A provincial advisory group and environmental advocates are urging the Ford government to reconsider plans to expedite a new Greater Toronto Area highway that could cut through the Greenbelt.

The idea for a highway through the region’s West Corridor was floated, then killed, by the previous Liberal government and revived under the Progressive Conservatives. The government announced its preferred route for the highway on Aug. 7, and has proposed to fast-track the project’s environmental assessment.

The Greenbelt Council, a government-appointed expert panel, said it would be “ill-advised” for the government to speed up the project, chair David Crombie wrote in an Aug. 18 letter to Municipal Affairs Minister Steve Clark, pointing to “significant stakeholder concerns.”

“The Greenbelt Council continues to have strong reservations about new transportation corridors in the Greater Golden Horseshoe in terms of both lack of need and the fact that such large-scale infrastructure compromises the protection of prime agricultural lands and the long-term integrity of natural heritage areas in the Greenbelt,” Crombie wrote. (Crombie, a respected former Toronto mayor, also served as a Progressive Conservative MP.)

And in a new report released Thursday, green non-profit Environmental Defence said the project would seriously damage the environment and pave the way for increased carbon emissions. It would also cut through at least 53 waterways in the protected Greenbelt, which Premier Doug Ford has repeatedly pledged not to develop.

“This highway was cancelled previously for good reasons,” said Environmental Defence programs director Keith Brooks.

“At a time like this, in a climate crisis… we’re going to build a new highway?”

The Ontario government has said it expects the corridor, Highway 413, will be used for 300,000 vehicle trips per day by 2031. It would run through the Halton, Peel and York regions, connecting several major 400-series routes.

“The GTA West Corridor will help alleviate traffic congestion and improve the movement of people and goods across the province,” Transportation Minister Caroline Mulroney said in an Aug. 7 statement.

Brooks pointed to research showing that building new roads doesn’t reduce congestion ⁠— it tends to attract more drivers, a concept called “induced demand” that was identified by two University of Toronto researchers in 2009. It’s not yet clear exactly how much that demand could affect Ontario’s climate goals, he added.

“The impacts are significant,” he said.

“This highway was cancelled previously for good reasons,” said Environmental Defence program manager Keith Brooks. #onpoli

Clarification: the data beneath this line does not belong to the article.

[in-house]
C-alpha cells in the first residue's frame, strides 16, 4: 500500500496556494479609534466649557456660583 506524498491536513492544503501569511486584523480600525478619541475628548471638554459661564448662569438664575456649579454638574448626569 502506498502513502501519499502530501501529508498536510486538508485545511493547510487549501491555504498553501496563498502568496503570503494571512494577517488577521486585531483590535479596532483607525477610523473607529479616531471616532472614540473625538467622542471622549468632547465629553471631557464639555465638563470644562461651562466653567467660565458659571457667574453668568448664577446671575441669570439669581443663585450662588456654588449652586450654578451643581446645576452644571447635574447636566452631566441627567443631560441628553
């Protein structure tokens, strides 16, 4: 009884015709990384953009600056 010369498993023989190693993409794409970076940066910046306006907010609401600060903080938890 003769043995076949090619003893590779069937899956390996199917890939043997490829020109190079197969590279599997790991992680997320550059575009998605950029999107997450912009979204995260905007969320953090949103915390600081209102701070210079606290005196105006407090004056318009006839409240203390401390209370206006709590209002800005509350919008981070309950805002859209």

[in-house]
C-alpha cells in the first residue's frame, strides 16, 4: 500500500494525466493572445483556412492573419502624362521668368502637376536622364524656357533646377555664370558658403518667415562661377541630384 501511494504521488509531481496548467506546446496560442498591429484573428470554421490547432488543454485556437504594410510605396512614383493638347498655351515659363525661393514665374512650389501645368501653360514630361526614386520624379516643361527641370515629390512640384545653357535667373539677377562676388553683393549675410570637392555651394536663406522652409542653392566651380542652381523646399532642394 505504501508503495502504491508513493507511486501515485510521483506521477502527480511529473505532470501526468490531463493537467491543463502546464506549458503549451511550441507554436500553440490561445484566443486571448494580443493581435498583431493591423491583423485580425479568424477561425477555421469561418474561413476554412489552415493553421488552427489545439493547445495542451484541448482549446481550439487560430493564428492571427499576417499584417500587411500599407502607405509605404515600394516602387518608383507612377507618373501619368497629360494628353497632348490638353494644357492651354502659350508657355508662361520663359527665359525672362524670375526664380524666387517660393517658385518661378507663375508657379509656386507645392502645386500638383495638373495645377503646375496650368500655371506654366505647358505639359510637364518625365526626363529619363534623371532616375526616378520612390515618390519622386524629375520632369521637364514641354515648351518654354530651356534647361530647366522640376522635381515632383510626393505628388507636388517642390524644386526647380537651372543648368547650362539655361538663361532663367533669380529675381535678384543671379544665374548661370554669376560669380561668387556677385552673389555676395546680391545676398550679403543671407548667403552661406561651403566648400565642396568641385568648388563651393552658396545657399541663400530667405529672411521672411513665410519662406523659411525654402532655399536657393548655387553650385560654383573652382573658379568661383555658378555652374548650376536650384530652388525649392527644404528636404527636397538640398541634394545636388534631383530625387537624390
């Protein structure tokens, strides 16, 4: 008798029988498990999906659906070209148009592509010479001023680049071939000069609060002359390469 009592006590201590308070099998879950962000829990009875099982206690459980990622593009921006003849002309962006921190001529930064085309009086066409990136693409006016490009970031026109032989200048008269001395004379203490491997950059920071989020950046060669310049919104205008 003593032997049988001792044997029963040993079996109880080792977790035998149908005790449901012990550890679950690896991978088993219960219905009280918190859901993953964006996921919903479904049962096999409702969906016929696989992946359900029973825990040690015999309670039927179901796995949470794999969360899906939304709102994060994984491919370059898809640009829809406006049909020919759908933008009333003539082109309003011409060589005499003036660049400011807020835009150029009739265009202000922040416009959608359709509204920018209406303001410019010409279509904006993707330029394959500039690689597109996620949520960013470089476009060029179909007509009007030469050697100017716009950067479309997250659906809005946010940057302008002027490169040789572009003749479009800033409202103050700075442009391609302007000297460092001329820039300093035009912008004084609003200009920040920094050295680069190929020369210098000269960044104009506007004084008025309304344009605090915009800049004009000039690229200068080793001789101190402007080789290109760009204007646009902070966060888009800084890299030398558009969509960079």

A map of the Ontario government's proposed route for a new highway in the Greater Toronto Area. Photo supplied by the Ontario government

Previous government found highway would only reduce commutes by one minute

In 2015, an expert panel appointed by the previous Liberal government decided against a highway for the GTA West area. It would only reduce commuting times by an average of 30 seconds to a minute, the panel found, raising concerns about the impact the proposed highway could have on Ontario’s carbon emissions and the Greenbelt.

The route would run through the headwaters of several rivers, including the Humber and the Credit. Road salt could leach into them, causing damage, Brooks said. The highway would also cut off habitats for some endangered species, he said.

The panel also found that it wasn’t clear a highway was the best option for the area, and suggested a number of alternatives. For example, the panel said, allowing trucks to use the nearby Highway 407, a toll road, without paying the fee “would deliver travel time benefits that are similar” to those from building a new highway.

In his letter to Clark, Crombie pointed to the panel’s findings, and recommended the government not speed up the environmental assessment process as it pushes forward with the project.

“In the interests of fair and transparent decision-making that respects the public process, it is council’s advice that the (environmental assessment process for the project) be neither shortened nor altered,” he wrote.

Brooks pointed to other alternatives as well. The government would be better off investing in transportation, cycling infrastructure or walkable neighbourhoods, he added.

“It’s a pro-development agenda, which this government has pursued from the get-go,” Brooks said. “They want to cut red tape, they want to get development going... There are a lot of better ways.”

Thank you for this article. It's hard to understand how the government can justify reviving an utterly failed highway plan except on political grounds (protecting agricultural lands, forests and fresh water was a Liberal Party priority therefore we're against it). And of course the highway is good for urban sprawl and land speculators who have been waiting to develop the land they have owned for decades-- the land they see as "idle" which is, in fact, some of Ontario's best agricultural land. The fact that we face food insecurity due to a pandemic and global disruption to supply chains be damned. Land speculators are fueling economic chaos by warping government decisions to favour them.